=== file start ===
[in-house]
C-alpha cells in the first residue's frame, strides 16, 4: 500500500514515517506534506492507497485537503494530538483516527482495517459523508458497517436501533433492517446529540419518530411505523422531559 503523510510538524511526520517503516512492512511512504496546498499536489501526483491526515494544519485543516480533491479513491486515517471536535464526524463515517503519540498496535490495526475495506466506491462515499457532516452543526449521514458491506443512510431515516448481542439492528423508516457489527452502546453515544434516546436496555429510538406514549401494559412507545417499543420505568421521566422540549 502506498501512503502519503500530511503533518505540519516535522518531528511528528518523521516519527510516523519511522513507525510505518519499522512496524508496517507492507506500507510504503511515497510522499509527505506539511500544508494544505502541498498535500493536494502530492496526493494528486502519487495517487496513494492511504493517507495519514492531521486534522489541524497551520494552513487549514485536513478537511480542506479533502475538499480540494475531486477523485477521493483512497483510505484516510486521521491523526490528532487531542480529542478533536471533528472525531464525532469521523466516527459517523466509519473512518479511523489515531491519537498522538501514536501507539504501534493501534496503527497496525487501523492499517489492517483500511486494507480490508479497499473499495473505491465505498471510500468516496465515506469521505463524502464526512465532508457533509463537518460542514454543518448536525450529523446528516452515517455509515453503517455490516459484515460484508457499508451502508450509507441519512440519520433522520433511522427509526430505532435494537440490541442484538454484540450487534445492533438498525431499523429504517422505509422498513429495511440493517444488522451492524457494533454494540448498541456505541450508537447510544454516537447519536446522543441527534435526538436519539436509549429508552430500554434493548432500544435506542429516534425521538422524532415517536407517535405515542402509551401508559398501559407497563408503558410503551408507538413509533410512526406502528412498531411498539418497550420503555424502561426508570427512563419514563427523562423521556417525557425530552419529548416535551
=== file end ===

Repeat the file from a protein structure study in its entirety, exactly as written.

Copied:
[in-house]
C-alpha cells in the first residue's frame, strides 16, 4: 500500500514515517506534506492507497485537503494530538483516527482495517459523508458497517436501533433492517446529540419518530411505523422531559 503523510510538524511526520517503516512492512511512504496546498499536489501526483491526515494544519485543516480533491479513491486515517471536535464526524463515517503519540498496535490495526475495506466506491462515499457532516452543526449521514458491506443512510431515516448481542439492528423508516457489527452502546453515544434516546436496555429510538406514549401494559412507545417499543420505568421521566422540549 502506498501512503502519503500530511503533518505540519516535522518531528511528528518523521516519527510516523519511522513507525510505518519499522512496524508496517507492507506500507510504503511515497510522499509527505506539511500544508494544505502541498498535500493536494502530492496526493494528486502519487495517487496513494492511504493517507495519514492531521486534522489541524497551520494552513487549514485536513478537511480542506479533502475538499480540494475531486477523485477521493483512497483510505484516510486521521491523526490528532487531542480529542478533536471533528472525531464525532469521523466516527459517523466509519473512518479511523489515531491519537498522538501514536501507539504501534493501534496503527497496525487501523492499517489492517483500511486494507480490508479497499473499495473505491465505498471510500468516496465515506469521505463524502464526512465532508457533509463537518460542514454543518448536525450529523446528516452515517455509515453503517455490516459484515460484508457499508451502508450509507441519512440519520433522520433511522427509526430505532435494537440490541442484538454484540450487534445492533438498525431499523429504517422505509422498513429495511440493517444488522451492524457494533454494540448498541456505541450508537447510544454516537447519536446522543441527534435526538436519539436509549429508552430500554434493548432500544435506542429516534425521538422524532415517536407517535405515542402509551401508559398501559407497563408503558410503551408507538413509533410512526406502528412498531411498539418497550420503555424502561426508570427512563419514563427523562423521556417525557425530552419529548416535551